As you know by now, I love to find new restaurants in London. I have started to follow a plant based diet and switching to eating more healthy and nutritious food has made the world of different. For me, I view food in a different way now. I see it more as something to “nourish” my body. I have completely stopped eating processed food and cut out all fizzy drinks. The results are showing through my skin, productivity and happiness.
ETHOS is dedicated to serving delicious and creative meat-free cuisine that appeals to a large number of people.
The menu is rich with options for those with special dietary requirements (like me) such as vegan, gluten-free, dairy-free and refined sugar-free.
The restaurant is healthy eating fun, attractive, delicious and simple.
Open seven days a week on Eastcastle Street, just off Oxford Circus, ETHOS is a pay-by-weight concept that specialises in dishes from around the world, all bursting with flavour and colour. Allergy sufferers and those with special dietary requirements are well catered for with a vast range of gluten free, dairy free and vegan options.
After you select your food you get it weighed and then you pay for the meal
ETHOS sees in a kinder, healthier world in which eating meat-free is the norm and where by 2040,
40% of the European population calls themselves “flexitarian”.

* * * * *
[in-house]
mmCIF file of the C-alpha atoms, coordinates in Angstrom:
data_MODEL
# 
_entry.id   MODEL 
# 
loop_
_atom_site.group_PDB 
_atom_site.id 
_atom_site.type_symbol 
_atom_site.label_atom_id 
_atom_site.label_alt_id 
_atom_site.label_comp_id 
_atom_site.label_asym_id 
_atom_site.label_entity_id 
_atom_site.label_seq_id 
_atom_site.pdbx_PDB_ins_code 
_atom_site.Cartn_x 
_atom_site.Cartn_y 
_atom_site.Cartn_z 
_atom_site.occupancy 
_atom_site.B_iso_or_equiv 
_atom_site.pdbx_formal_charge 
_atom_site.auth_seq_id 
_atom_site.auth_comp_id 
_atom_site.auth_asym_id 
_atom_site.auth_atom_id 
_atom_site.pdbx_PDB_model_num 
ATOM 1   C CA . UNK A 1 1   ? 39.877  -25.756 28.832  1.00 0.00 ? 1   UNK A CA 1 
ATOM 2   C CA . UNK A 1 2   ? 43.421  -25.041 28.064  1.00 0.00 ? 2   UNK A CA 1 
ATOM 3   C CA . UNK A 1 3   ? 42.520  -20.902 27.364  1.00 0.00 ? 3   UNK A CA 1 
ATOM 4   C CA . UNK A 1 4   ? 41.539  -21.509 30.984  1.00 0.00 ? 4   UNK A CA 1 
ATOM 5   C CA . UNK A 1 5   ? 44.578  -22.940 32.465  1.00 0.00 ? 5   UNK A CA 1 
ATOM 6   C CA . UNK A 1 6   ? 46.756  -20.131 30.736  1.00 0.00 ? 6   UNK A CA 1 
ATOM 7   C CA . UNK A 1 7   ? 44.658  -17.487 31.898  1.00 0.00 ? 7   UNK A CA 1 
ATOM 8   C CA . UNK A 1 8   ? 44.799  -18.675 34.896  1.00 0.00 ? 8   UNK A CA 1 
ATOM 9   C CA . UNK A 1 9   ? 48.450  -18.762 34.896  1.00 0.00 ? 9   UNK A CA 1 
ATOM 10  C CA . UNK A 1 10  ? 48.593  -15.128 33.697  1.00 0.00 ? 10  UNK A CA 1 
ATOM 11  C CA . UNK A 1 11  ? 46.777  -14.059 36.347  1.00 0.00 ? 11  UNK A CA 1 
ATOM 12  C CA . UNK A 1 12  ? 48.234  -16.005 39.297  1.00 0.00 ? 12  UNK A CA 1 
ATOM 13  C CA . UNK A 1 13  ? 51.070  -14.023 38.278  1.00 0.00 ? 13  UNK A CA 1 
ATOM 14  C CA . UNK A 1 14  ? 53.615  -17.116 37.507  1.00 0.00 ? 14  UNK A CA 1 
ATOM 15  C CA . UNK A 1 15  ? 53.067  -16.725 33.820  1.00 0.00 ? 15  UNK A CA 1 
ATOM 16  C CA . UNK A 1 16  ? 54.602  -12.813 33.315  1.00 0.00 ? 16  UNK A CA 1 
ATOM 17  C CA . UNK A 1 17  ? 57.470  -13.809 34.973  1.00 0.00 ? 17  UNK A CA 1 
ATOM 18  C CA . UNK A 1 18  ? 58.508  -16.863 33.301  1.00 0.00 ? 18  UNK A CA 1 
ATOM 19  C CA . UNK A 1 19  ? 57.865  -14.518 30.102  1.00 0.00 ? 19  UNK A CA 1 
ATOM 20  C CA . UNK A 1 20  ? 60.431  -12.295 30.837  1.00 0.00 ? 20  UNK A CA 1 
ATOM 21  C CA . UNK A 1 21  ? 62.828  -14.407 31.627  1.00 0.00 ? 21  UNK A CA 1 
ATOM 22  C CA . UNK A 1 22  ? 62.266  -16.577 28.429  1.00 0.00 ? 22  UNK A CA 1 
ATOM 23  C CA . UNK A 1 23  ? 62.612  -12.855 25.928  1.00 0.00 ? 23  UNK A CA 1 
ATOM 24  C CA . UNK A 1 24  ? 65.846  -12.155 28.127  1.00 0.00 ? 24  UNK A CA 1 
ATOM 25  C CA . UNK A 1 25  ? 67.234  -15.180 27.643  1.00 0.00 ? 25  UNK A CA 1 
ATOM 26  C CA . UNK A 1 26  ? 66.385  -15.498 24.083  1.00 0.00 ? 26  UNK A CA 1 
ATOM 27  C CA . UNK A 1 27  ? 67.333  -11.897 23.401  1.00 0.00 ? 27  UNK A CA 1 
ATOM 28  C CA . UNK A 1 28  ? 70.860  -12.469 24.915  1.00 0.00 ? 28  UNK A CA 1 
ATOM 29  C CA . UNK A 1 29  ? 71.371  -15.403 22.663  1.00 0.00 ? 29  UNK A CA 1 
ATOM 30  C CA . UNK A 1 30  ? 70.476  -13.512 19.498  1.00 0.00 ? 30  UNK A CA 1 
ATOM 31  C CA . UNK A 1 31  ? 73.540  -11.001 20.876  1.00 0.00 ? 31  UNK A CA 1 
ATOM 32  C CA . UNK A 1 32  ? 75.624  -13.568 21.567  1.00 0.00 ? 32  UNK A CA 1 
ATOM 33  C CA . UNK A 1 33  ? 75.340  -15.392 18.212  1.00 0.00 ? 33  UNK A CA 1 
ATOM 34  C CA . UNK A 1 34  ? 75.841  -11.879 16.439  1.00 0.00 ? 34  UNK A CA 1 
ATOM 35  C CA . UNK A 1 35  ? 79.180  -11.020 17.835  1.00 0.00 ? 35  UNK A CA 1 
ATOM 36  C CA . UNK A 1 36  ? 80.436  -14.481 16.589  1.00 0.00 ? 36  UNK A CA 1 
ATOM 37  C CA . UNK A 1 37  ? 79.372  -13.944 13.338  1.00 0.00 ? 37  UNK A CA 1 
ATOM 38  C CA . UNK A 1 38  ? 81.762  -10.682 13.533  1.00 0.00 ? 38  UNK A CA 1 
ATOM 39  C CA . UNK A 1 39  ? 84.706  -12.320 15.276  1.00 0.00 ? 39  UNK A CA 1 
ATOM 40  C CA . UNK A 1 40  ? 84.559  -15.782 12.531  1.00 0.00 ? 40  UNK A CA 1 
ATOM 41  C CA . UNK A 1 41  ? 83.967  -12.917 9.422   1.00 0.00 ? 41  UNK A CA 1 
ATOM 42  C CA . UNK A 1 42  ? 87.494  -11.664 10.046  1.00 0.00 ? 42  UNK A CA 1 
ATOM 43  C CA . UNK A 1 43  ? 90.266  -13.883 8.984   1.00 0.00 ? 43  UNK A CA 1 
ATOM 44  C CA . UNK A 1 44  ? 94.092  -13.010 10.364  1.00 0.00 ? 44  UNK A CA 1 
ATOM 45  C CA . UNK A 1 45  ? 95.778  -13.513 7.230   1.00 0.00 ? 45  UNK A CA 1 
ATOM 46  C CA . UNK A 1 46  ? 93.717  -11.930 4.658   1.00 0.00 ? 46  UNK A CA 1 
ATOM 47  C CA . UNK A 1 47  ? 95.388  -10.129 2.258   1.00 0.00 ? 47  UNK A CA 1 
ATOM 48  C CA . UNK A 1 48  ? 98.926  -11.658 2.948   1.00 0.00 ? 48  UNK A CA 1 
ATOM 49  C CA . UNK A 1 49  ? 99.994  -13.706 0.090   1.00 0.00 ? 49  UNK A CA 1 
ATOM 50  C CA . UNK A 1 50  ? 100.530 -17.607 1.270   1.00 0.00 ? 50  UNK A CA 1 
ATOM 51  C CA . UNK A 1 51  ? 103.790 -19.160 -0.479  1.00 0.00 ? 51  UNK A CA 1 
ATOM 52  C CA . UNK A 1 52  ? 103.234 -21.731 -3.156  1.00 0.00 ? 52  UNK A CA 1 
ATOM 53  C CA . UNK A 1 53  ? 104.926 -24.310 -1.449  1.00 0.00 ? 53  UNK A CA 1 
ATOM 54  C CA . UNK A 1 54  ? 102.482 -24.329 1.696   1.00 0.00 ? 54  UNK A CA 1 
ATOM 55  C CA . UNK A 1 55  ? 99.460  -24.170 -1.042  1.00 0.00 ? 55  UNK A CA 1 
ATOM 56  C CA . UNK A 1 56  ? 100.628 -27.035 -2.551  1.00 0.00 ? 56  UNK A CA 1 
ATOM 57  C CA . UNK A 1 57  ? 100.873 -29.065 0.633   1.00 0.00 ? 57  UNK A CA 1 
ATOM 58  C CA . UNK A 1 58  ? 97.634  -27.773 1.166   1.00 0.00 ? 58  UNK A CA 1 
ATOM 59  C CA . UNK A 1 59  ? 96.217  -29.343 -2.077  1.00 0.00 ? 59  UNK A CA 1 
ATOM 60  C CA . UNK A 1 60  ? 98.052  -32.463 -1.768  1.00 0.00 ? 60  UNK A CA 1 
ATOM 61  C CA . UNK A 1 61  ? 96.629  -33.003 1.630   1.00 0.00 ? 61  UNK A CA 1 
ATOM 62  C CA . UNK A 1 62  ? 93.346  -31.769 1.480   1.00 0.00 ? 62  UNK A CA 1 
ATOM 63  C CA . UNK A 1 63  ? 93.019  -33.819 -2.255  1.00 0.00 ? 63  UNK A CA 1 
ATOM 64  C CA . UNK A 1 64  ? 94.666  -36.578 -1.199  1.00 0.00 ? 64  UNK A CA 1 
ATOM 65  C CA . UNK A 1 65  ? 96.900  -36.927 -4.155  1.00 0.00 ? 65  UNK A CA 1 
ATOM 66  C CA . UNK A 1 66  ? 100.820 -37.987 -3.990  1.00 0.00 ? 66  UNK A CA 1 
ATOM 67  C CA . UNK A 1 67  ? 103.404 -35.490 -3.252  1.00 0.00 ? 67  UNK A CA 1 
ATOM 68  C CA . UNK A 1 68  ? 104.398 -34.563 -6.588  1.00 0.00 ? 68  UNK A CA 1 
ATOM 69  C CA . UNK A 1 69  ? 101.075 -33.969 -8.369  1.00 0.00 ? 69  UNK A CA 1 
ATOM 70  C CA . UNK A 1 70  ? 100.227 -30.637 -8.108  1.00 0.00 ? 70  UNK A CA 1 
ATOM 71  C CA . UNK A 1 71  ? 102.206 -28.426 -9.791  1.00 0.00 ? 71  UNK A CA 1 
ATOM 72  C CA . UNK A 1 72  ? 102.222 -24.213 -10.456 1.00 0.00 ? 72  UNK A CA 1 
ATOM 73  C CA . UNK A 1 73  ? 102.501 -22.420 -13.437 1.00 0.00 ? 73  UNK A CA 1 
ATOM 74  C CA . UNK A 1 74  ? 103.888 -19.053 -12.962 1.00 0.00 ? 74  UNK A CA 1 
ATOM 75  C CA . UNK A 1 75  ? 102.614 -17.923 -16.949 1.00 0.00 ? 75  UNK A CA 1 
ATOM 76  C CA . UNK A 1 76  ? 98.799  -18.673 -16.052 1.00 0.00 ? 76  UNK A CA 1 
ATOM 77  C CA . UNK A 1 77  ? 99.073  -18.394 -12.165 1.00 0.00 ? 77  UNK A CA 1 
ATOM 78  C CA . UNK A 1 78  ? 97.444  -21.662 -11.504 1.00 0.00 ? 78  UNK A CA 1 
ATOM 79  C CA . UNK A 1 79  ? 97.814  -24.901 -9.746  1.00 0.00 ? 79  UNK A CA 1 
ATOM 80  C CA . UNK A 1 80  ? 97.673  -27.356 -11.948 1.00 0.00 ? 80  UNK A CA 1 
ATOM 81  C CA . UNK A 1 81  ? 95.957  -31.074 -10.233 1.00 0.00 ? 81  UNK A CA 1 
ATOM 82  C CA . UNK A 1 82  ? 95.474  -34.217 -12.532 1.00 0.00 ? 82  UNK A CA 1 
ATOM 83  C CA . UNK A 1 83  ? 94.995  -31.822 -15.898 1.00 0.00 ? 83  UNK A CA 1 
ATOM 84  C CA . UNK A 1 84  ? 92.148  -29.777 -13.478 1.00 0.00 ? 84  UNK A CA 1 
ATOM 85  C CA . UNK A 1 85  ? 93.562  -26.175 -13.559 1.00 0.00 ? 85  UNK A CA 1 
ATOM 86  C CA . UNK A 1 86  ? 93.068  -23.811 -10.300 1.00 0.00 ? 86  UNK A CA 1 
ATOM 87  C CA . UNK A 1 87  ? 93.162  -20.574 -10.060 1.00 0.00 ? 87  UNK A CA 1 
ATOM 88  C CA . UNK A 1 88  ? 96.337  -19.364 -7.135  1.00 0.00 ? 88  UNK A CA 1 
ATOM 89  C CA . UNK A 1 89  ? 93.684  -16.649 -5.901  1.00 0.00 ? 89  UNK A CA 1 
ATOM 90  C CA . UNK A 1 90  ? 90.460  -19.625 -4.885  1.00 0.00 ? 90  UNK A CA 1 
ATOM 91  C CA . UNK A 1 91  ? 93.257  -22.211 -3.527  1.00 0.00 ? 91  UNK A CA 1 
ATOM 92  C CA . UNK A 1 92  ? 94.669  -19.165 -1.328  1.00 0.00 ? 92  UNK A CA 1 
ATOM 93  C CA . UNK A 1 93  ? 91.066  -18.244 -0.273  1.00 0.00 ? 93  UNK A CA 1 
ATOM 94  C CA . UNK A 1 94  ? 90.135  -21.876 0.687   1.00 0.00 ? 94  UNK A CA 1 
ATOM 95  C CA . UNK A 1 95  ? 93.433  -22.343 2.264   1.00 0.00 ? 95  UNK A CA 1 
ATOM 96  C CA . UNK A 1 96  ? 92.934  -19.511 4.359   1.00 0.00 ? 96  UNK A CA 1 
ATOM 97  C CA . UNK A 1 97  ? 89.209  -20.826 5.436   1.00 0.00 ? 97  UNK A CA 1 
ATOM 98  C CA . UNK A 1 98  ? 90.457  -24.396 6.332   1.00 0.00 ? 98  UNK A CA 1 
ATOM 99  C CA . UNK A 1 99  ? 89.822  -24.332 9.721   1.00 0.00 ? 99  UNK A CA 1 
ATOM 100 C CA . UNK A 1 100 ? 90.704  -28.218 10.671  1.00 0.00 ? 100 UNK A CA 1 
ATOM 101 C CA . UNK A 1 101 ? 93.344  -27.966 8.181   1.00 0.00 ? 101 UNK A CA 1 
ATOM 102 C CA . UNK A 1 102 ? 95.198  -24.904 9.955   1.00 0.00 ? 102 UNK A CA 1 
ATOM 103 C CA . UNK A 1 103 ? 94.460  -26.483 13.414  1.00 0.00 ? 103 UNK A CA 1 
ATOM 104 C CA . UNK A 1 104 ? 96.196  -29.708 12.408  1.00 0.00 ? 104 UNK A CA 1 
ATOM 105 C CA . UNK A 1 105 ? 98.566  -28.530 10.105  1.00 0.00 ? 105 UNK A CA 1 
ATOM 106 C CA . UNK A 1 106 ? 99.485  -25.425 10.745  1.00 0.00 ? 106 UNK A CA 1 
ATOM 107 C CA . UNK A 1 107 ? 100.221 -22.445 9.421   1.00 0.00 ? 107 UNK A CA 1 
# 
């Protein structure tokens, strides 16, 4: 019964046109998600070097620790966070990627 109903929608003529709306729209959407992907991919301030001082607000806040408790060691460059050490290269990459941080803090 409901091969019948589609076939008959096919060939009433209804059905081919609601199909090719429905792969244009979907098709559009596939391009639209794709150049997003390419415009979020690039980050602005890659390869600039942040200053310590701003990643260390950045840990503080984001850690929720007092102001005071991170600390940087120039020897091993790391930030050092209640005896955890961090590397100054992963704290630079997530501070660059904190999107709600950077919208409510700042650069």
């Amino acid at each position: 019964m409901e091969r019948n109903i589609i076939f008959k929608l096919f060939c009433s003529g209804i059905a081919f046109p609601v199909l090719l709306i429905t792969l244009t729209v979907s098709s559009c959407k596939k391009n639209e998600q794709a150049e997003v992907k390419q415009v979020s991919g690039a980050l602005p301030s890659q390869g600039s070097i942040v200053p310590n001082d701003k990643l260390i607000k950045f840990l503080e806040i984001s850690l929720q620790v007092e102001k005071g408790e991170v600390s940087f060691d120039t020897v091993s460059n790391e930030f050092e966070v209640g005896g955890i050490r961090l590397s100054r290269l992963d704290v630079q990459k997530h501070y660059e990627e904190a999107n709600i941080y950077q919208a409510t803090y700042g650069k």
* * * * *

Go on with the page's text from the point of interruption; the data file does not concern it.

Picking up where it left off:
A “flexitarian” is a person who has a primarily vegetarian diet but occasionally eats meat or fish
This self-service vegetarian buffet covers the globe yet gets everything spot-on, right down to the last lentil.
There are reasons why Ethos might make you wary. It’s near Oxford Circus (so a busy spot), it’s vegetarian (for me it is a dream however) It is a self-serve buffet and you pay for your food by weight. That’s the weight of the food, not your weight hahahaha This ‘comida por quilo’ system is a popular economy-restaurant style in Brazil, but it’s been relatively unexplored in the UK.
Adding to the gimmicky potential, on any given day the main menu might include more than a dozen dishes from the diverse cuisines of Japan, Southeast Asia, Italy, Korea, India, Mexico and Lebanon – and anywhere else that does brilliant vegetarian dishes. Plus a few of their own creations. You can choose as few or as many as you like – building your own bespoke meal, before having your plate weighed and then paying at the counter.
The concept may seem incoherent at first. Standing by the platters and bowls at the buffet. Hot on one side, room temperature on the other – wondering whether the Korean kimchi might go with some nasu dengaku (Japanese miso-roasted aubergine), or the restaurant’s Indian-inflected ‘scotch egg’.
But sitting in the spacious, box-fresh surroundings – the decor is predominantly Nordic white and blue, with some bucolic trunks of silver birch reaching skywards – you taste the food and think: ‘Hang on, this is really good.’
Rather than worrying about whether Thai sweetcorn fritters are complemented by a lovage-laced tomato and bread panzanella salad, the world tour of dishes becomes a mini-adventure in flavour, colour and texture.
Desserts tend to be crowd pleasers such as US-style cake pops, or small jars of sweet, creamy posset with lemon and raspberry. Unfortunately I was too full to try this.